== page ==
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Along with providing information on whether Inulin supplements might be right for you, this article also links to Fullscript where you can buy supplements online through Fullscript’s secure healthcare formulary and get free shipping and 20% off the retail price of professional-grade supplements.

What Is Inulin?

Inulin is a type of carbohydrate that belongs to a group of substances called dietary fibers. It is found naturally in many plants, such as chicory root, Jerusalem artichoke, onions, garlic, and leeks. Inulin is not digested by our stomach and small intestine. Instead, it travels to the large intestine, where it is fermented by the good bacteria that live there.

Inulin has several health benefits. It serves as a prebiotic, which means it helps the good bacteria in our gut to grow and flourish. This can lead to better digestion and overall gut health. Inulin can also help with weight management, as it makes us feel fuller for longer periods, which may reduce the amount of food we eat. Additionally, inulin may help lower cholesterol levels and improve the body’s ability to manage blood sugar.

Inulin is often added to processed foods as a source of fiber or as a low-calorie sweetener. You can also find inulin supplements in health food stores, which can be added to your diet to increase your daily fiber intake. Remember, it’s essential to talk to your doctor or a registered dietitian before making significant changes to your diet or taking supplements.

What are the Benefits of Inulin?

Inulin is a type of dietary fiber that offers a range of health benefits for adults. Here are some of the key benefits of inulin in human health.

  • Inulin helps promote digestive health by acting as a prebiotic, which means it feeds the good bacteria in your gut and helps them grow. This can improve digestion and reduce the risk of certain digestive disorders.
  • Inulin can help lower blood sugar levels by slowing down the absorption of glucose in the small intestine. This can be especially helpful for people with diabetes or those at risk of developing it.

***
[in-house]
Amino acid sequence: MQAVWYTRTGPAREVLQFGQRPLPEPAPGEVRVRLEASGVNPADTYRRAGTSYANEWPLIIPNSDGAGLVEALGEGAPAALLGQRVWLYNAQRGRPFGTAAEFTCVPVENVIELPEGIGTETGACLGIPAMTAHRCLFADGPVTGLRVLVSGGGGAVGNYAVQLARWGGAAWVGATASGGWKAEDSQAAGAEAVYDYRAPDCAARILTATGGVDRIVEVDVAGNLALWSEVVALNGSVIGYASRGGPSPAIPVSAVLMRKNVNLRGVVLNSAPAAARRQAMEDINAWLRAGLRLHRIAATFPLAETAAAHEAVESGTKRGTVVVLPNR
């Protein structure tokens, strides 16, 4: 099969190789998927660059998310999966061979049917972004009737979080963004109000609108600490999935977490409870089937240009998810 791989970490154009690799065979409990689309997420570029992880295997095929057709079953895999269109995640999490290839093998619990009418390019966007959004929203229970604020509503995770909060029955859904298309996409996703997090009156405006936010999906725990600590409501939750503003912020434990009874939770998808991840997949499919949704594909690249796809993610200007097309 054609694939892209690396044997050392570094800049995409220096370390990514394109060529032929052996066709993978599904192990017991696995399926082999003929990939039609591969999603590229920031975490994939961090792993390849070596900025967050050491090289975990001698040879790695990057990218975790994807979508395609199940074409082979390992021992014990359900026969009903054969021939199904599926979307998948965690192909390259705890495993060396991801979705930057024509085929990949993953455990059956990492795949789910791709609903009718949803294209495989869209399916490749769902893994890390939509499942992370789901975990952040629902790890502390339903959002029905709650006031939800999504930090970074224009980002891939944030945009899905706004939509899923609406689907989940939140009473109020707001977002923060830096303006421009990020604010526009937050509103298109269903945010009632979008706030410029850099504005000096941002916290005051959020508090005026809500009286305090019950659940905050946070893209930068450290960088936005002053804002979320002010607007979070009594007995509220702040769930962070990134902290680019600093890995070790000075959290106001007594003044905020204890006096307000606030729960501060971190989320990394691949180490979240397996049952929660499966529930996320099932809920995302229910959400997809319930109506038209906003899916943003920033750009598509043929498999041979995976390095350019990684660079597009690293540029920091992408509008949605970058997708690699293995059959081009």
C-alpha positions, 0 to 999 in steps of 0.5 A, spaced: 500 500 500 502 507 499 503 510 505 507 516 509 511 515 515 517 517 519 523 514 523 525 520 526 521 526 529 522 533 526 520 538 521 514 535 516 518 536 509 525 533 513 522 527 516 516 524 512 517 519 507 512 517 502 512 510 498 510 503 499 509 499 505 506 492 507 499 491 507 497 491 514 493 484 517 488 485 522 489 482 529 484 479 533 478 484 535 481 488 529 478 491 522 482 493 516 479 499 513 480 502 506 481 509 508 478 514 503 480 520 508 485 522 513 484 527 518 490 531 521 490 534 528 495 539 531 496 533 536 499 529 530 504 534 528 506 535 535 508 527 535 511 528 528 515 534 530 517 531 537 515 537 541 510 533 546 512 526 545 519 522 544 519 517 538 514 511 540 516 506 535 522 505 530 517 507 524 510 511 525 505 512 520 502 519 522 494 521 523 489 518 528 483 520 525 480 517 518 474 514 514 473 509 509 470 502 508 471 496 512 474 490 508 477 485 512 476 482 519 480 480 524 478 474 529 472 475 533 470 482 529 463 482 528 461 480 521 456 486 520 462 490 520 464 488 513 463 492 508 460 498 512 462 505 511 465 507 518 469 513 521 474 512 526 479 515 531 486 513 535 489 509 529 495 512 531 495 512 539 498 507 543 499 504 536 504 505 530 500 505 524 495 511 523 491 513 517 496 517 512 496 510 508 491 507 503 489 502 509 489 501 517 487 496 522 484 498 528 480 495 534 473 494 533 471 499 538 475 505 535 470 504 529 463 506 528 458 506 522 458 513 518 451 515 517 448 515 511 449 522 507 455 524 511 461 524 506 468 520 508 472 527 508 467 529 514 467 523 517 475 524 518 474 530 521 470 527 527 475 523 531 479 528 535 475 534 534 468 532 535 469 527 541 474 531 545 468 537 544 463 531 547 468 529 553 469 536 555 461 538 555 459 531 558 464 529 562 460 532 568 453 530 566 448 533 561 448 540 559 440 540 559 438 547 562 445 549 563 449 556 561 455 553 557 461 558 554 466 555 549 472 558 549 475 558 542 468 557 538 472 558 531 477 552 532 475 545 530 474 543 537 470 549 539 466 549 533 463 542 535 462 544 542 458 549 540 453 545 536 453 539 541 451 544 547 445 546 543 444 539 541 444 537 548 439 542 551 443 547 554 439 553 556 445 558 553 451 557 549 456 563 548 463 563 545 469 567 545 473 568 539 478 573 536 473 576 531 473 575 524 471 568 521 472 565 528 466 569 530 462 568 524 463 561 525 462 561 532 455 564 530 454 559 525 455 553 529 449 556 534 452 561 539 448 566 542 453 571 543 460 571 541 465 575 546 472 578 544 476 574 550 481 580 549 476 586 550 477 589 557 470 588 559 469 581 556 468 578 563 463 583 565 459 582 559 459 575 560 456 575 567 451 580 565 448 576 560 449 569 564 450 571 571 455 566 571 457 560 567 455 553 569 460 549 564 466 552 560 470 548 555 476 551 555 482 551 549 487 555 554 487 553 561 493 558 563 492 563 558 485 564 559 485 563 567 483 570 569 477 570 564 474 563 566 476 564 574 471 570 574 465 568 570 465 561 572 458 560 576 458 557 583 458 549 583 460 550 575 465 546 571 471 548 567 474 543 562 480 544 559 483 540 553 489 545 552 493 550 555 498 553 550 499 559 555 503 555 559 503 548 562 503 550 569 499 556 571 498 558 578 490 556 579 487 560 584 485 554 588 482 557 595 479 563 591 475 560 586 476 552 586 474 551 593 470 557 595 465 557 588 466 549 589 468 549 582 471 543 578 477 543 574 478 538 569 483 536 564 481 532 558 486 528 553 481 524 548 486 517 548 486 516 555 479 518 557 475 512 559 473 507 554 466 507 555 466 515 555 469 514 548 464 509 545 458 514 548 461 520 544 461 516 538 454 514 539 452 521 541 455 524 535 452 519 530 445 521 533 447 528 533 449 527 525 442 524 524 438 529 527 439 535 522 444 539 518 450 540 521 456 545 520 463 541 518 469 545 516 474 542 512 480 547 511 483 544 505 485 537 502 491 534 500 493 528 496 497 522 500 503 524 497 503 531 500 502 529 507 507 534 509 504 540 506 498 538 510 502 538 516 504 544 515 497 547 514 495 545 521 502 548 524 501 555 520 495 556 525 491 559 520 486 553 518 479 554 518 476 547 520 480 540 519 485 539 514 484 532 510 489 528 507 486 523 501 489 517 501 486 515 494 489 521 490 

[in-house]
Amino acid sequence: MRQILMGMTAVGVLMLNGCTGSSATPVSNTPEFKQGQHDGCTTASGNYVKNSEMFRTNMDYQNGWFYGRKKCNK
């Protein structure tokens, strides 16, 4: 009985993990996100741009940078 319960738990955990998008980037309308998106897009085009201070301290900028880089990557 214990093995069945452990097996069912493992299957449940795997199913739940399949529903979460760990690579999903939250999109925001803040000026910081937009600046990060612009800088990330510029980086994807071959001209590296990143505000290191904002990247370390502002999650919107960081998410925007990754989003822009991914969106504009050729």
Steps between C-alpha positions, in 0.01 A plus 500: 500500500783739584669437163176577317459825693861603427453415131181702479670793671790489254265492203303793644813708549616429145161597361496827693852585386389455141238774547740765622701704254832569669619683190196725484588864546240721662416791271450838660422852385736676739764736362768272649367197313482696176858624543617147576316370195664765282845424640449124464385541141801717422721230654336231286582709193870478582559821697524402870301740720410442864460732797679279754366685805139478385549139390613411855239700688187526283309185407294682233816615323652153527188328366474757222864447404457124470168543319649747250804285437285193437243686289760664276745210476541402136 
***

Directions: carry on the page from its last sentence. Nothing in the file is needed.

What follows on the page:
• Inulin can help reduce cholesterol levels by binding to cholesterol in the digestive tract and preventing it from being absorbed into the bloodstream. This can reduce the risk of heart disease and stroke.
  • Inulin can promote feelings of fullness, which can help with weight management by reducing overall calorie intake.
  • Inulin has been shown to have antioxidant properties, which can help protect the body from damage caused by free radicals and reduce the risk of certain types of cancer.
  • Inulin may improve bone health by increasing the absorption of calcium in the body, which can reduce the risk of osteoporosis.
  • Inulin may have a positive effect on the immune system by promoting the growth of beneficial gut bacteria, which can help fight off infections and diseases.

How Does Inulin Compare to Psyllium Fiber?

Inulin and psyllium are both considered prebiotic fibers, meaning they stimulate the growth of beneficial bacteria in the gut. However, inulin has been shown to reduce harmful bacteria while psyllium increases the diversity and density of the gut microbiota.

Health BenefitInulinPsyllium
Gut microbiomeStimulates growth of beneficial bacteriaIncreases diversity and density of gut microbiota
Reduces harmful bacteria
Blood glucoseLowers blood glucose and insulin levelsImproves insulin sensitivity
Reduces postprandial glucose levels
Other health factorsImproves mineral absorption and bone healthImproves bowel regularity and reduces constipation
May aid in weight lossCan lower LDL cholesterol levels

In terms of blood glucose regulation, inulin has been shown to lower blood glucose and insulin levels and reduce postprandial glucose levels. Psyllium, on the other hand, has been shown to improve insulin sensitivity.

Regarding other health factors, inulin may improve mineral absorption and bone health and may aid in weight loss. Psyllium, on the other hand, is known to improve bowel regularity and reduce constipation, and can lower LDL cholesterol levels.

Overall, both inulin and psyllium offer a range of health benefits and can be incorporated into a healthy diet to support overall well-being.

Is Inulin Safe?

Inulin is a dietary fiber that can interact with certain medications. Here are some medications that can interact with inulin and the severity of each interaction:

  • Antibiotics: Inulin can reduce the effectiveness of certain antibiotics, including tetracycline and amoxicillin. This can lead to reduced absorption of the medication and may make it less effective in treating infections. Severity: Moderate.
  • Diabetes medications: Inulin can lower blood sugar levels, so taking it with diabetes medications that also lower blood sugar, such as insulin or metformin, can cause hypoglycemia (low blood sugar). Severity: Moderate.